Re:Create Recap – April 21, 2016

Supreme Court Supports Google Books As Fair Use That Benefits Public Knowledge. On April 18, the Supreme Court denied appeal to the unanimous federal appeals panel decision that Google Books is legal under fair use. Hailing the decision, the Executive Director of the Re:Create Coalition said “Our copyright laws were established to help expand access to information, and today the nation’s highest court affirmed that the Google Books project benefits public knowledge…[This] case was a major victory for fair use, and librarians, archivists and members of the public.” Electronic Frontier Foundation’s Corynne McSherry commended the court, proclaiming the denial of appeal “leave[s] intact a fair use doctrine that is robust and flexible enough to counterbalance the copyright creep that would stifle new innovation and creativity.” Additionally, Mike Godwin of the R Street Institute highlights Judge Pierre N. Leval’s articulate analysis on the Court of Appeals decision.

Copyright Office To Hold DMCA Section 512 Roundtables In NY And CA.
Representatives of new creators, artists, musicians, Internet users, the tech industry and more will gather before the U.S. Copyright Office at public roundtables in New York (May 2-3) and Stanford, California (May 12-13) to discuss the safe harbor provision of the Digital Millennium Copyright Act (DMCA). As stated in a Re:Create Coalition written filing for a study on section 512, “The risk of being responsible for infringing content would be a huge burden on online intermediaries that host content, like YouTube, WordPress, Facebook and Etsy…Without this balance, it is likely the Internet we know today – a place where creativity is thriving – would not exist.”

Law Professors Concerned “Stairway To Heaven” Lawsuit Could Stifle Musical Creativity.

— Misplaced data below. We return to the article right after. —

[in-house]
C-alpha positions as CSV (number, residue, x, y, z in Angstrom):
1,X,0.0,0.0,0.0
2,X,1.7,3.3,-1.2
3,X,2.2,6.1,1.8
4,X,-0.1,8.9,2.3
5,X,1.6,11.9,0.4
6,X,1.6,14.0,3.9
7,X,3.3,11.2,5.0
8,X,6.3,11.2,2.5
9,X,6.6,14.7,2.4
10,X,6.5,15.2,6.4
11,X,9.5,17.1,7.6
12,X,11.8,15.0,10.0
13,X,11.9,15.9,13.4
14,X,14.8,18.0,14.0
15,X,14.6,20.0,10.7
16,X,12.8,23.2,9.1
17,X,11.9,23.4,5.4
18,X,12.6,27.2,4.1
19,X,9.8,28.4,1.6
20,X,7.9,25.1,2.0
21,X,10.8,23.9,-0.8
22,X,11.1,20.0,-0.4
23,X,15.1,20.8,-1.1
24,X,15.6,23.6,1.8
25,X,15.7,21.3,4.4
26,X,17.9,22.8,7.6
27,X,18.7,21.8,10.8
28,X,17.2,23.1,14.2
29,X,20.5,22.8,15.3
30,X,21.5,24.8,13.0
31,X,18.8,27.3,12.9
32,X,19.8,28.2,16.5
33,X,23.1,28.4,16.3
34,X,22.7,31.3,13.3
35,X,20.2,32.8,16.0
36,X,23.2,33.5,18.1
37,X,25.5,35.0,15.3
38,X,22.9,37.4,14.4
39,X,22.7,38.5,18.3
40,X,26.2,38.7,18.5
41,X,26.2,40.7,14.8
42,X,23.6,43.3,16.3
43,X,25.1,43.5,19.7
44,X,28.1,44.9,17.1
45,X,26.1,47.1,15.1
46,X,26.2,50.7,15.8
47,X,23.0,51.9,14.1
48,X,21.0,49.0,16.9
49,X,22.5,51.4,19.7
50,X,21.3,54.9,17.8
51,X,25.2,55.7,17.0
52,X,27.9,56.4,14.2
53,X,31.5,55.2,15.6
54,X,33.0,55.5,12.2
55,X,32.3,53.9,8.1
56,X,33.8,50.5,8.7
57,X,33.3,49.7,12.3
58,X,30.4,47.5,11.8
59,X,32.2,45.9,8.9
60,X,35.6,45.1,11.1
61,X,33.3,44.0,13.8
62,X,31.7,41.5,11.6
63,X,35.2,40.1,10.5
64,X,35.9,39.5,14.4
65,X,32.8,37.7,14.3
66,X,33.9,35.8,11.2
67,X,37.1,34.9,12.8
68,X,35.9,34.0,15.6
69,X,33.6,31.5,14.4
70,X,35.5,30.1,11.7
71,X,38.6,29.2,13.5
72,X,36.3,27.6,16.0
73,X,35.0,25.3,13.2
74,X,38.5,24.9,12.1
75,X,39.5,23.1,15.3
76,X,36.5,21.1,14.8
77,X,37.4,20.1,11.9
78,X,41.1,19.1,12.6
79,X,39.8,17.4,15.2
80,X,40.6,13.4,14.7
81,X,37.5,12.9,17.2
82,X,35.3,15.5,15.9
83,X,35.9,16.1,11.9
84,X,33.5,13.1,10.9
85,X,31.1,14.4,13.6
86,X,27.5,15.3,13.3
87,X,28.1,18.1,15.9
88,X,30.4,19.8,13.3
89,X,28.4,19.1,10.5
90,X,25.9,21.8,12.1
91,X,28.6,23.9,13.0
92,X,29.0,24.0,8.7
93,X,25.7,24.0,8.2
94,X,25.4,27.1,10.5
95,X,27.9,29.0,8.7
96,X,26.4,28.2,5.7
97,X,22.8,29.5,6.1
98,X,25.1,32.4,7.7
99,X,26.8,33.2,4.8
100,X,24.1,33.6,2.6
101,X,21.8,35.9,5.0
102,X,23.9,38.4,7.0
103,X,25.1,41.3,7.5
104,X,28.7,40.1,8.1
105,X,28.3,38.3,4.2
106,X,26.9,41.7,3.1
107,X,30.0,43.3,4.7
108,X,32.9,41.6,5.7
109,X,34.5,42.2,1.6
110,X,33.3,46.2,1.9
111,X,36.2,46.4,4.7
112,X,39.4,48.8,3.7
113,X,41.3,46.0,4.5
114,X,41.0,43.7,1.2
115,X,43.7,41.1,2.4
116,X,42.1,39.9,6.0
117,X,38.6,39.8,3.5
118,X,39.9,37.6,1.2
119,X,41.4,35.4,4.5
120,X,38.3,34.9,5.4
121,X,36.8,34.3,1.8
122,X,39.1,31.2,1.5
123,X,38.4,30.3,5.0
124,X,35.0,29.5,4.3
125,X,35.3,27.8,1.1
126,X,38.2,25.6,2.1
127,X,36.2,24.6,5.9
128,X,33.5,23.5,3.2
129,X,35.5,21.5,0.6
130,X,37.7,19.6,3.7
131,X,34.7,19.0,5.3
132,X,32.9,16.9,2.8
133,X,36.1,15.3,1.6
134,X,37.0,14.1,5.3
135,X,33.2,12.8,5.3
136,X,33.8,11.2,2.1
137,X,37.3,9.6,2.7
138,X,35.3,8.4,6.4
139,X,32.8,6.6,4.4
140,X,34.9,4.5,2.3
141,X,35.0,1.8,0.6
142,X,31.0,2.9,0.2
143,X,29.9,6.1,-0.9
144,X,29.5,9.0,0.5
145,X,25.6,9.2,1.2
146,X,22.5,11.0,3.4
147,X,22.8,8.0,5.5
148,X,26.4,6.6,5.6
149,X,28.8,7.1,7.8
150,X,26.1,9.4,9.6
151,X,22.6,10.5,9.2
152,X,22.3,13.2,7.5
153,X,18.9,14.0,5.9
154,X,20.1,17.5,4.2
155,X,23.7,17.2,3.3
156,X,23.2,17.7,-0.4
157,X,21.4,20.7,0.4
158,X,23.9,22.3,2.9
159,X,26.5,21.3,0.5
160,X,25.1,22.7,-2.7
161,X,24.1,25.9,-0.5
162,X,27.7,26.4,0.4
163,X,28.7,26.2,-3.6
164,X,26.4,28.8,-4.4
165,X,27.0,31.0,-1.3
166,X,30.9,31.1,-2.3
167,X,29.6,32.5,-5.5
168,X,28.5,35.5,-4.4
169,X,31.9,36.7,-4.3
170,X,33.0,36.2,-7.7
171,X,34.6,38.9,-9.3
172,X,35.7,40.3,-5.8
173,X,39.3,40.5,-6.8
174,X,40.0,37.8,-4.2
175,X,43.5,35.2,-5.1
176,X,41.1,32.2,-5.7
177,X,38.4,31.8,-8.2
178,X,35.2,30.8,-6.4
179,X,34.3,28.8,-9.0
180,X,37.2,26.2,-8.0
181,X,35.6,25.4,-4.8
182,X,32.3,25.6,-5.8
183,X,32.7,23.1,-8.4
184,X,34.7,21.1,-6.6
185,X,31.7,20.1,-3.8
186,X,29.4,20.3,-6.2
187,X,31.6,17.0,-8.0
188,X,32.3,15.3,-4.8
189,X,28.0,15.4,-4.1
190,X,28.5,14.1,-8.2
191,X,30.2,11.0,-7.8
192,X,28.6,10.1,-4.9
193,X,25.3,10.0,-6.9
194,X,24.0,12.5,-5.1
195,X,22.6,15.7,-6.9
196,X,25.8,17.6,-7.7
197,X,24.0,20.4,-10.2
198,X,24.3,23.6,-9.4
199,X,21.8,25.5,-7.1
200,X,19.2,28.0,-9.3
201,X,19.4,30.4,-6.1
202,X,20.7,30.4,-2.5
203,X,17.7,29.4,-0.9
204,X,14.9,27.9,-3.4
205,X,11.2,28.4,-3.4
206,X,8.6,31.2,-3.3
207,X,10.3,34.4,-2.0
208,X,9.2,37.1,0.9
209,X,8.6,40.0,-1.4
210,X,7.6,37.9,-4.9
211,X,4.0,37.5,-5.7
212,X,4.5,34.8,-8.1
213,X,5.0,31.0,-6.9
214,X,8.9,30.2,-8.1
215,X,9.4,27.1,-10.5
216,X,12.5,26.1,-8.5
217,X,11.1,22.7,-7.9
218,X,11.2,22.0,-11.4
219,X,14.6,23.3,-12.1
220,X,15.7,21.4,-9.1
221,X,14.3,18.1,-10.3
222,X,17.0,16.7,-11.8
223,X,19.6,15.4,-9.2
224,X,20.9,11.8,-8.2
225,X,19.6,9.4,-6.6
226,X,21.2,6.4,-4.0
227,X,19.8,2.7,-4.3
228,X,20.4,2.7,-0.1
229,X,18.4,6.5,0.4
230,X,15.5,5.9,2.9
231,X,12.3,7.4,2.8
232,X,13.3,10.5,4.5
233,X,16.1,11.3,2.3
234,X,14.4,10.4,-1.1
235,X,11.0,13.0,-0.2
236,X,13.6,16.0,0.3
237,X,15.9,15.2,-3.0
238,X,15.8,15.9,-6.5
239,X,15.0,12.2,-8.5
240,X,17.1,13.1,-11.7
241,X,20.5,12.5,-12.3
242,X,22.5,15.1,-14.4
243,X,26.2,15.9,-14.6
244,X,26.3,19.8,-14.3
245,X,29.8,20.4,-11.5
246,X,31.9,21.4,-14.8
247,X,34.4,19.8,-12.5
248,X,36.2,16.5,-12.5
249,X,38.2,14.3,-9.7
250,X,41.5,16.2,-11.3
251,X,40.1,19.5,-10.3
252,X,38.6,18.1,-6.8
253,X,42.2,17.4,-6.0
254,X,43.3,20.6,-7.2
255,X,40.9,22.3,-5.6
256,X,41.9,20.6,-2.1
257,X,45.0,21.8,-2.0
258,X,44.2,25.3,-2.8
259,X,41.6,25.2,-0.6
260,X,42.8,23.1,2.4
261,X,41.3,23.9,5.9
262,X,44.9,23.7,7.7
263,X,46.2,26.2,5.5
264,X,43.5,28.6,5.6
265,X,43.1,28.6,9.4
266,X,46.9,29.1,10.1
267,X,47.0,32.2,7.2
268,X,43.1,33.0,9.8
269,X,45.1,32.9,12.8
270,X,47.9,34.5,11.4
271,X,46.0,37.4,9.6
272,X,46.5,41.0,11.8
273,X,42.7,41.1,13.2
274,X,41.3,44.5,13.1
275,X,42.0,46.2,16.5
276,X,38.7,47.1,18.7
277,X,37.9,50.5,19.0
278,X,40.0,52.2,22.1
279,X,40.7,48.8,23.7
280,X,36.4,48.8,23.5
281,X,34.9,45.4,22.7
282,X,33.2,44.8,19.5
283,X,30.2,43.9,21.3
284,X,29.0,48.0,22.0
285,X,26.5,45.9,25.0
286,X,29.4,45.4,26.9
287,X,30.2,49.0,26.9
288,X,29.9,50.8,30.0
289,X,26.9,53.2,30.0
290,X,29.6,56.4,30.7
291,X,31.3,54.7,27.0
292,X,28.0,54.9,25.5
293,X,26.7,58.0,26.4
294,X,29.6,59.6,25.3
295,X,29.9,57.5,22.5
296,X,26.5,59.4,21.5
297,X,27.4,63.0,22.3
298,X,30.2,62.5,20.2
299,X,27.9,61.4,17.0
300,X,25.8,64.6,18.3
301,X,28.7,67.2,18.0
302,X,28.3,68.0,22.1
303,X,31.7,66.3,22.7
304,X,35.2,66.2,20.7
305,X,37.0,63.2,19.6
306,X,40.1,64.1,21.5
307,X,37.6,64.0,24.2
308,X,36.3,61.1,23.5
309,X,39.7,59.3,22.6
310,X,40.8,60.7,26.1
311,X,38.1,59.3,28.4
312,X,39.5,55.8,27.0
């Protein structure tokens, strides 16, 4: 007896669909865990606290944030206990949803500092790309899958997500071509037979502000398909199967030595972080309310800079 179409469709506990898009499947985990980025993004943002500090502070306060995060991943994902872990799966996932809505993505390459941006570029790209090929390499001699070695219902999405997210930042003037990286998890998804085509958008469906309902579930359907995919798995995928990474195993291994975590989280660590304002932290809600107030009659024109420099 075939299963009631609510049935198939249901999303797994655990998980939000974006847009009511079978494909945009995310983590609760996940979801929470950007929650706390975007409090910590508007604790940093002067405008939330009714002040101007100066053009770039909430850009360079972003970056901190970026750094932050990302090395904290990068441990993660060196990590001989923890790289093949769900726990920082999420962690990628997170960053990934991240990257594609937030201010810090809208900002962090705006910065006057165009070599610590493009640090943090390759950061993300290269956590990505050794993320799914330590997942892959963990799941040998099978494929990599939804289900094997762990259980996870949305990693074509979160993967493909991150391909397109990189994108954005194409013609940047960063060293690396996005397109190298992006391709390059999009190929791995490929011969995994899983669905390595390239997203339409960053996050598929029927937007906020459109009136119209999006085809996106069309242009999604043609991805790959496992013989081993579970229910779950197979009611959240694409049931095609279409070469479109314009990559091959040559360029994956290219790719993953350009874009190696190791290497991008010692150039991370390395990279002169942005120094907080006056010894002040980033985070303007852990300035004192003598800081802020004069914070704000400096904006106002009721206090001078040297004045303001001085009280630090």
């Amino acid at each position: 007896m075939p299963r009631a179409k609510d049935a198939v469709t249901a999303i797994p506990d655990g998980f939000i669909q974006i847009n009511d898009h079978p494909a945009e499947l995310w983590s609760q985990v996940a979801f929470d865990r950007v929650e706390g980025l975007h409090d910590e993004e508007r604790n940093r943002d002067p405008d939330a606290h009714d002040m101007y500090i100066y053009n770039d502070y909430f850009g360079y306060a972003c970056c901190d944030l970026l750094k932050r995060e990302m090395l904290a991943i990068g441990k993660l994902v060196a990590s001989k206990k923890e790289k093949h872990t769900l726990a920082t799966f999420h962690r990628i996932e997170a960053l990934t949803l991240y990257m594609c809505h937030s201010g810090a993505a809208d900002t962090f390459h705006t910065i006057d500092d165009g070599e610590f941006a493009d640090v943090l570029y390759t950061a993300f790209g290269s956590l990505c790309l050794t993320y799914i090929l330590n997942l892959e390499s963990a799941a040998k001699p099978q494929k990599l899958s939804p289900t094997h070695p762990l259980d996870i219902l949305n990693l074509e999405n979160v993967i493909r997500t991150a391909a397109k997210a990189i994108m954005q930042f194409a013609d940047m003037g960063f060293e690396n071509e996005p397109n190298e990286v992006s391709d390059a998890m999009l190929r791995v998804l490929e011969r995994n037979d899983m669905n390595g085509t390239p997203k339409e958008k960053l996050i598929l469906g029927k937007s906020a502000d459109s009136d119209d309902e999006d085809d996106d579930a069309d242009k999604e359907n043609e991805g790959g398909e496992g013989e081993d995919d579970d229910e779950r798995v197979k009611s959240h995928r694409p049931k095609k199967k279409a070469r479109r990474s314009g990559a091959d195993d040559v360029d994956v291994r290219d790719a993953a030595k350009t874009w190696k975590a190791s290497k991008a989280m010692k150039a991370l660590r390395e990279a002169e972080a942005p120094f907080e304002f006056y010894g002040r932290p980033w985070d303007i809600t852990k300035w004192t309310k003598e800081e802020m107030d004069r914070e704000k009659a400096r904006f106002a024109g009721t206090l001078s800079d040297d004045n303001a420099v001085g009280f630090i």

Two legal experts weighed in on the disastrous consequences for creativity in the recently filed copyright lawsuit against Led Zeppelin for allegedly copying the iconic opening of “Stairway to Heaven.” In the Salon column Led Zeppelin are not thieves: “Stairway to Heaven” fight rests on a nearly impossible copyright standard, Colorado law professor Paul Campos questions if a jury of laypeople can reasonably determine if an alleged copying is “substantially similar.” Meanwhile City University London’s Enrico Bonadio emphasizes in Newsweek that “[b]orrowing from earlier pieces is a structural element of music creation in many genres” and that “composers and musicians wouldn’t have created many masterpieces because of the fear of violating some legal provisions” if today’s strong copyright standard had existed in the eighteenth and nineteenth centuries.

Could Copyright Restrict Your Instagram Vacation Pics? “Freedom of panorama” is a commonly-held copyright provision allowing the right to take and distribute photographs of copyrighted works in public spaces, such as architecture and public artwork. The Metropolis Magazine article The Copyright Law That Should Have Architects Up in Arms examines the “minefield of legal issues” in limiting freedom of panorama as some countries permit the photography but not its publication. Most people don’t even know they could be restricted from taking photos in public areas let alone “publishing” them to Facebook, Flickr or Instagram.

Judge Dismisses “Hustlin’” Copyright Case. Last week a federal judge ruled that music group LMFAO’s lyric “everyday I’m shufflin’” was not copyright infringement of rapper Rick Ross’ lyric “everyday I’m hustlin.’” The Hollywood Reporter notes in the article Judge Tosses Rick Ross’ “Hustlin’” Lawsuit that Judge Kathleen M. Williams dismissed the case, stating that Ross does not even hold a valid copyright registration for the song. Furthermore, a previous federal decision ruled that the three-word phrase is not original enough to be eligible for copyright.

Government Of Australia Treats Fair Use Like Gravity Treats Its Toilets: Backwards.
The Australian Government has completely missed the mark when it comes to fair use, according to Jeremy Malcolm of the Electronic Frontier Foundation. In Copyright Experts: Fair Use is Not Getting a Fair Deal in Australia, Malcolm explains how fair use is “one of the biggest undelivered promises” when legislators used a bias report to enact SOPA-style restrictions and data retention. The recent release of a counter-study however, that uses better examples of fair use and its positive effects on innovation and technology, brings hope for change Down Under.